I have two suggestions for you.
1) Kelly Gallagher's work. His books are geared for late middle/early high school. I think you would enjoy and utilize his work.
2) Recognize that selecting books for GT kids is an extra challenge.
My students are really intense readers and don't want other reading to get in the way of their reading choices. For the most part, I just let them read and select their own literature because they do well with that. Most of my kids will take one author and read every single book written by that author before moving on to repeat the cycle with a new one. My attempts at small group novels this year have felt like chores because of that. They so much want to continue with their selections, so this is what I had to do to make novel selections work:
~ Let students have some choices on what they might be reading in a small group or whole group. GT students are passionate about many things and will give 300% if they are interested. I worked with the librarian and took my class into the book room to make selections and find a group.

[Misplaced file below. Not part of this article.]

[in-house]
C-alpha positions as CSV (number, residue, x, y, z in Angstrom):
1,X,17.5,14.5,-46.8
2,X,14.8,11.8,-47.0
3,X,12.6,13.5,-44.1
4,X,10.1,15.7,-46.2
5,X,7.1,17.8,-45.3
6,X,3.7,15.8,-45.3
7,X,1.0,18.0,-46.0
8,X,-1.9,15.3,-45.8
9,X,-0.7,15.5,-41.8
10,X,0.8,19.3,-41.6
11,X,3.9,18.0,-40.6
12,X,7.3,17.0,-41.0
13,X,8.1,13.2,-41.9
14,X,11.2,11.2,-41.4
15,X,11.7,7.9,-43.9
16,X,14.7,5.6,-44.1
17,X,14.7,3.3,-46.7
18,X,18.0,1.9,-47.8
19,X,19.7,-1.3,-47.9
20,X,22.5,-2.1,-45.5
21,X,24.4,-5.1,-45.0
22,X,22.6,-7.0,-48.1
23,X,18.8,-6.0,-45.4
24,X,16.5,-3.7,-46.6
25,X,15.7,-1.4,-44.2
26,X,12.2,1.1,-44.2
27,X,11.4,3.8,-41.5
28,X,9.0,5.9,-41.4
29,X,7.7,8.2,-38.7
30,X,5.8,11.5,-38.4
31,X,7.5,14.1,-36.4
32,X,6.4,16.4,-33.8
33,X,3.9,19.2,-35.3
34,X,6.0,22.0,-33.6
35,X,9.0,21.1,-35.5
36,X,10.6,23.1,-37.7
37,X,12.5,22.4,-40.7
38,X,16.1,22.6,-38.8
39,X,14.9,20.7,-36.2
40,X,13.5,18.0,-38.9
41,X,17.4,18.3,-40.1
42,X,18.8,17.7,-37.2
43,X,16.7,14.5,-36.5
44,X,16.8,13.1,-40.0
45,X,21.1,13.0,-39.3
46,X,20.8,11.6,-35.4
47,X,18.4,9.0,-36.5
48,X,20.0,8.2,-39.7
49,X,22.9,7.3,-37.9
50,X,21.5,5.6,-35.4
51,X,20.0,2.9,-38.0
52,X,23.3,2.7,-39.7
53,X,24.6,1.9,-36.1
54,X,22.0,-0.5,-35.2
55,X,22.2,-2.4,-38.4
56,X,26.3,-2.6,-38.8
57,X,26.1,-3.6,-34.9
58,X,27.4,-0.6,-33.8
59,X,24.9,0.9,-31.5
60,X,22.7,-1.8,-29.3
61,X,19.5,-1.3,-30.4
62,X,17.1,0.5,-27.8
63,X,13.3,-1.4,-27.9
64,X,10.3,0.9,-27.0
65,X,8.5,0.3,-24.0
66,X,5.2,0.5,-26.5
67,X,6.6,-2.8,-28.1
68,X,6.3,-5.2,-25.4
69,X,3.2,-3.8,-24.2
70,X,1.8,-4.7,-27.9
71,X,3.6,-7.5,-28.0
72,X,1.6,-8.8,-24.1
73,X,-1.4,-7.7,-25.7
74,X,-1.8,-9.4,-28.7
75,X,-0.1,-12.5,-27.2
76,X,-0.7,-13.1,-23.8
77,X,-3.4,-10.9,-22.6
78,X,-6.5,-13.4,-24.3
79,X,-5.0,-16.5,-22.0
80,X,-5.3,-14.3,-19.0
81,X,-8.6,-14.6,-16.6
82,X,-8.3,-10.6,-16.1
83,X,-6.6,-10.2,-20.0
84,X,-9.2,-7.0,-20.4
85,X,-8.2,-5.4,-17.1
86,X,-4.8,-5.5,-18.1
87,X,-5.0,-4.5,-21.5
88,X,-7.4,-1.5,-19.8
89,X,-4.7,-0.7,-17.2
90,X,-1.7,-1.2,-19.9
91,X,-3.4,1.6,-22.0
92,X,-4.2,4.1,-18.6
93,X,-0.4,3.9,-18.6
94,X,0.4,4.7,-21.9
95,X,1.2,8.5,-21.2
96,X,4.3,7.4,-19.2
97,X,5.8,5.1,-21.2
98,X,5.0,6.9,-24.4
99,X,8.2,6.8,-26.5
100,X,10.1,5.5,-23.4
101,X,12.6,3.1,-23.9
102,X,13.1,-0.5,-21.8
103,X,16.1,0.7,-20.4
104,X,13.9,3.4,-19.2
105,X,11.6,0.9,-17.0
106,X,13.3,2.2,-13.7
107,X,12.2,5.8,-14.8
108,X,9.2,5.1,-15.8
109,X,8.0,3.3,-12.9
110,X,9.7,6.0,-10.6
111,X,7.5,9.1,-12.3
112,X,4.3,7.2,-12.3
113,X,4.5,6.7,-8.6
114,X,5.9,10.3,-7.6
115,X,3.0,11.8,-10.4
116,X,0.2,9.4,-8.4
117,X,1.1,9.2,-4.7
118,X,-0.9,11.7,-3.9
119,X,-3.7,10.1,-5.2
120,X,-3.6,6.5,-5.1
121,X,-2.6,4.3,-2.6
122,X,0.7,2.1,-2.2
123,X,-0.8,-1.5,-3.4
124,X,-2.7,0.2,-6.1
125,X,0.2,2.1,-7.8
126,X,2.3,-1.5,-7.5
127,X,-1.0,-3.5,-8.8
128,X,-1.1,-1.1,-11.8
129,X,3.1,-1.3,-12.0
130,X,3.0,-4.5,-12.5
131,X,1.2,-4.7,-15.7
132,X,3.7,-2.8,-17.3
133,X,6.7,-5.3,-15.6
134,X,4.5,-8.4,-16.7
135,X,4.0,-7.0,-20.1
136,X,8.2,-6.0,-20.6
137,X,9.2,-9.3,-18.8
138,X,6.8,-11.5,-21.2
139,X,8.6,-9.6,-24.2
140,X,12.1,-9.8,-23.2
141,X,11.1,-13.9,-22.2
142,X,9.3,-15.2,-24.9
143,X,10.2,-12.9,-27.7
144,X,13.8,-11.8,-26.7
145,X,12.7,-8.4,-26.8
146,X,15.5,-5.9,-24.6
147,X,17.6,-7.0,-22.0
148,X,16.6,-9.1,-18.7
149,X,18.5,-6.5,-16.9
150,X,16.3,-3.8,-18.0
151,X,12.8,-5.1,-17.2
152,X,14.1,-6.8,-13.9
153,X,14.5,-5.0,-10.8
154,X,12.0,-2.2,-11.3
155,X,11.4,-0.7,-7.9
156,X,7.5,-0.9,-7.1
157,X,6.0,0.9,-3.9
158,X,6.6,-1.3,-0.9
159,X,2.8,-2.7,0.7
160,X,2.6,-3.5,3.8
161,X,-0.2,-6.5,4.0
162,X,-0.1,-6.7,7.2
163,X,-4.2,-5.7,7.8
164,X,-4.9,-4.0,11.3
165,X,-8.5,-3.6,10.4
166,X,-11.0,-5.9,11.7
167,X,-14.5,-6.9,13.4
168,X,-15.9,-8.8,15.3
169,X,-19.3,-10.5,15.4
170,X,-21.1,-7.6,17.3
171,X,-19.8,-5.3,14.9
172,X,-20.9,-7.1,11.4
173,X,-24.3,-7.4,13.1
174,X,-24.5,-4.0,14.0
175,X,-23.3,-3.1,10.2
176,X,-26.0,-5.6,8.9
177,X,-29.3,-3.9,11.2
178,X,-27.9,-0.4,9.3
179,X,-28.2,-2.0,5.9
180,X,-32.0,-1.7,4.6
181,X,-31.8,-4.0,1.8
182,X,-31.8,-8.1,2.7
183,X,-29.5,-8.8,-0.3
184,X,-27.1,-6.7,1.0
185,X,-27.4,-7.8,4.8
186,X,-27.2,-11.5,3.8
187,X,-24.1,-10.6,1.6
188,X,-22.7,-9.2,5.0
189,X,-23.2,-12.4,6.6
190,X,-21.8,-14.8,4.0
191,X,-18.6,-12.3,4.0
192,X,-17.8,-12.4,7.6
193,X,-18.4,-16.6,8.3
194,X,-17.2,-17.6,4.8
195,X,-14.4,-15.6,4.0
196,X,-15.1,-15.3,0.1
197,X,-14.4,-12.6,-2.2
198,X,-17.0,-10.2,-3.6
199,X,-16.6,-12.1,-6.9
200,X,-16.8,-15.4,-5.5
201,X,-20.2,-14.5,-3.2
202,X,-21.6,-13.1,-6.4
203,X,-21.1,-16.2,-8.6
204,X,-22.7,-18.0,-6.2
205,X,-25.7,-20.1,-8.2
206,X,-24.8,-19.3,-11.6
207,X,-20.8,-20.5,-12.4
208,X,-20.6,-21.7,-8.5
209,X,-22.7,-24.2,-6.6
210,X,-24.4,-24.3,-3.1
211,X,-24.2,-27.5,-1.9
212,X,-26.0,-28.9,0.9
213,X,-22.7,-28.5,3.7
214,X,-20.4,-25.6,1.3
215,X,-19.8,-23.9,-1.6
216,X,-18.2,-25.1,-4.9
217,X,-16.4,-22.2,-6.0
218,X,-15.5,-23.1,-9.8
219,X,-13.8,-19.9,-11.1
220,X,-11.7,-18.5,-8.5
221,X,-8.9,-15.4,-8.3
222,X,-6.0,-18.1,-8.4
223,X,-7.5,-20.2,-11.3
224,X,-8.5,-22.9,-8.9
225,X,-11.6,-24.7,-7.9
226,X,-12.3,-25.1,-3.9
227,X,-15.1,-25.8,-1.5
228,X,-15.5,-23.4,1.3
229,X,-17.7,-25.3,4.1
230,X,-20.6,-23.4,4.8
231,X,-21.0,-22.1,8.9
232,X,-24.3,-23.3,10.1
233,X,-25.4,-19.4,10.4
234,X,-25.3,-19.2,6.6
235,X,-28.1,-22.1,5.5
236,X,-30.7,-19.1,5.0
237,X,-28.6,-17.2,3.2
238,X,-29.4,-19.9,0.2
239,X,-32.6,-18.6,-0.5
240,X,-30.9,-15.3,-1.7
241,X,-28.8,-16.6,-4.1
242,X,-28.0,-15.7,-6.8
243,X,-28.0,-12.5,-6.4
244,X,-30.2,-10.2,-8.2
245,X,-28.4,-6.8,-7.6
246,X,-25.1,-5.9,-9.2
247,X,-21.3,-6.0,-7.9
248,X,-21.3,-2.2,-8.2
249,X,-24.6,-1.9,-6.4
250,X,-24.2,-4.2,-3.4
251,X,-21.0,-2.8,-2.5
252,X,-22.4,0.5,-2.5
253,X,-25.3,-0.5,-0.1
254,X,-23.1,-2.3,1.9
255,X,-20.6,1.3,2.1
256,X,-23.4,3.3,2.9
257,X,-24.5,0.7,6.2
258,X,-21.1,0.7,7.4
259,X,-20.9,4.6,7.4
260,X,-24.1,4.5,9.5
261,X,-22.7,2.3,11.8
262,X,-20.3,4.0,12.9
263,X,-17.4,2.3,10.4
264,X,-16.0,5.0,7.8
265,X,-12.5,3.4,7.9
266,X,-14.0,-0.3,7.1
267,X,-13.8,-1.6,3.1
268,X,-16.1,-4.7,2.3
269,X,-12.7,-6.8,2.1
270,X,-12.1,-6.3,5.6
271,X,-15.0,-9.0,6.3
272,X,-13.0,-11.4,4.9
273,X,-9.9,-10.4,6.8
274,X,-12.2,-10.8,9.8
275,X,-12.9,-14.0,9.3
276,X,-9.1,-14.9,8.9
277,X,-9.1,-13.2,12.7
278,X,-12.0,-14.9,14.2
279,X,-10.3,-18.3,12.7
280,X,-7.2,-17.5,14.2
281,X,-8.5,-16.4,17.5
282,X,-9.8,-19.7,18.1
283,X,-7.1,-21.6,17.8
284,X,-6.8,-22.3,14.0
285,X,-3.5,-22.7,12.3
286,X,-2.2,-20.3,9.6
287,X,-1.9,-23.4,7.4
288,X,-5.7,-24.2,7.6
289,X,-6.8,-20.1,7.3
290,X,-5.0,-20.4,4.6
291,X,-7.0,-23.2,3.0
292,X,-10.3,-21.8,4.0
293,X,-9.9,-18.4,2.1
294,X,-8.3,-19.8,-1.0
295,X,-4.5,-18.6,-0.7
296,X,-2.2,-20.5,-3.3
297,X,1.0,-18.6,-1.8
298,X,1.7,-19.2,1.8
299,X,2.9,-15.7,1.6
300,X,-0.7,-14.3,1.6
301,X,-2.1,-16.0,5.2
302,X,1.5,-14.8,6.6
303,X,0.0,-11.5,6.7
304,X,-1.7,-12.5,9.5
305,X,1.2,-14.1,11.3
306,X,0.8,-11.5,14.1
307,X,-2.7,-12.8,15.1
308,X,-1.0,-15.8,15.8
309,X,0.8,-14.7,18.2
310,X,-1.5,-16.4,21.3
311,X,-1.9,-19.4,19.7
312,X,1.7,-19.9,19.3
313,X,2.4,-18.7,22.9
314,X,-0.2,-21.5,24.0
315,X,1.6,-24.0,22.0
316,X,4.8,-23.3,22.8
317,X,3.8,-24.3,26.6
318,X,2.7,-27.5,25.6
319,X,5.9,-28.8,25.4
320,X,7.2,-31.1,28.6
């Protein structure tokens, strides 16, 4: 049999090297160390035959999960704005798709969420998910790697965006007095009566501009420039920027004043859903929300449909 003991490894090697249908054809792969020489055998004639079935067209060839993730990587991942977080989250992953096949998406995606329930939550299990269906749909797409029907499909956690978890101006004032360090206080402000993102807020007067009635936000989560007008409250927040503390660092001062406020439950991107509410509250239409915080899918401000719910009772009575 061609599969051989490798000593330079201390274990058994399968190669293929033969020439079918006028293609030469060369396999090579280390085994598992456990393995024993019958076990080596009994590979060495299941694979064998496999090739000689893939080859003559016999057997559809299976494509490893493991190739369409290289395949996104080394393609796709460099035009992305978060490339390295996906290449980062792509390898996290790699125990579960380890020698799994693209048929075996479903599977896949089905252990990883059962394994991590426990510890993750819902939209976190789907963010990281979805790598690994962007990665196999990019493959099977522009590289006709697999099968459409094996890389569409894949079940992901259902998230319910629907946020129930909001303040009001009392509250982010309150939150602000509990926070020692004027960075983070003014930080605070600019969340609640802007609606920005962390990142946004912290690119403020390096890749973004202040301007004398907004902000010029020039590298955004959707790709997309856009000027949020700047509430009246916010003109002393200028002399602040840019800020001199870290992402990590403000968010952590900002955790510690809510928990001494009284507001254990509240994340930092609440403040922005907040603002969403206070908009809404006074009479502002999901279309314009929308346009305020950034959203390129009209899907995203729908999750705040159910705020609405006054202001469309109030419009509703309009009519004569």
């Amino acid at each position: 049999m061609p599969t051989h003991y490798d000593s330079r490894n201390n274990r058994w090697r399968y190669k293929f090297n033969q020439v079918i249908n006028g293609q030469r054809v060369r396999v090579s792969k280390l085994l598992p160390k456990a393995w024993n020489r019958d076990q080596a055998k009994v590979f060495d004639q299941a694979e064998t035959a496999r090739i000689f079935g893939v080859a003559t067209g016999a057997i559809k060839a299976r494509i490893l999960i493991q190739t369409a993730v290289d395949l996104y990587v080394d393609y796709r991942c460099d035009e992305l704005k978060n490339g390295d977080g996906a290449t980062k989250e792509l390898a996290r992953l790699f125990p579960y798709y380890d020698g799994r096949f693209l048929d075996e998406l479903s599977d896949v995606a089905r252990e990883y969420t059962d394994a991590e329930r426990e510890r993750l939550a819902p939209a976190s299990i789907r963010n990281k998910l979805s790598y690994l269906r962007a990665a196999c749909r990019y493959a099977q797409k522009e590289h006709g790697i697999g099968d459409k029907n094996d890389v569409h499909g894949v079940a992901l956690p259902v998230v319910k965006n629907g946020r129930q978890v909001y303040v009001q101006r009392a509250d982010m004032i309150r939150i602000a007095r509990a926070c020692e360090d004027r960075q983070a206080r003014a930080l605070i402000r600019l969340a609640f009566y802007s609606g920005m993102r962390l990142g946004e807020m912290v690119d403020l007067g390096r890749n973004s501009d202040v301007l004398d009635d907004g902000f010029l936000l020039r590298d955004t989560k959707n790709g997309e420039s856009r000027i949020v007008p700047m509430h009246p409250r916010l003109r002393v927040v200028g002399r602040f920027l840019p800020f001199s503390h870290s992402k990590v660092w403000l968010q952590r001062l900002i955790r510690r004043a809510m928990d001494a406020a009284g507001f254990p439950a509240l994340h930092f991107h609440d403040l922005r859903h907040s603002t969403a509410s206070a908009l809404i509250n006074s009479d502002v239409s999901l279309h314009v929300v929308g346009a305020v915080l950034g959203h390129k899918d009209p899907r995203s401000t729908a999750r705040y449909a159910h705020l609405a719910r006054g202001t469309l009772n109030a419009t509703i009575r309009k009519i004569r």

~ Slow the novel progress down enough so that it allows students to continue reading their "other" book. In fact, it can be part of the expectation that another book be read during that time. When I did this, I felt like a compromise was reached with my class.
And I have to agree that if I was in the middle of reading Life of Pi and the Hunger Games, I wouldn't want to mess with some book club either.
Finally, I build in the last 5-10 minutes of school to read a whole-class novel. I typically have it match something we are studying.
Every Living Thing by Cynthia Rylant for a writing unit
The Watson's Go to Birmingham by Paul Curtis for our S.S. standards (and theme and writing)
My Life in Dog Years by Gary Paulsen for our current memoir unit
I hope that helps, and good luck with your new adventures in the GT world!
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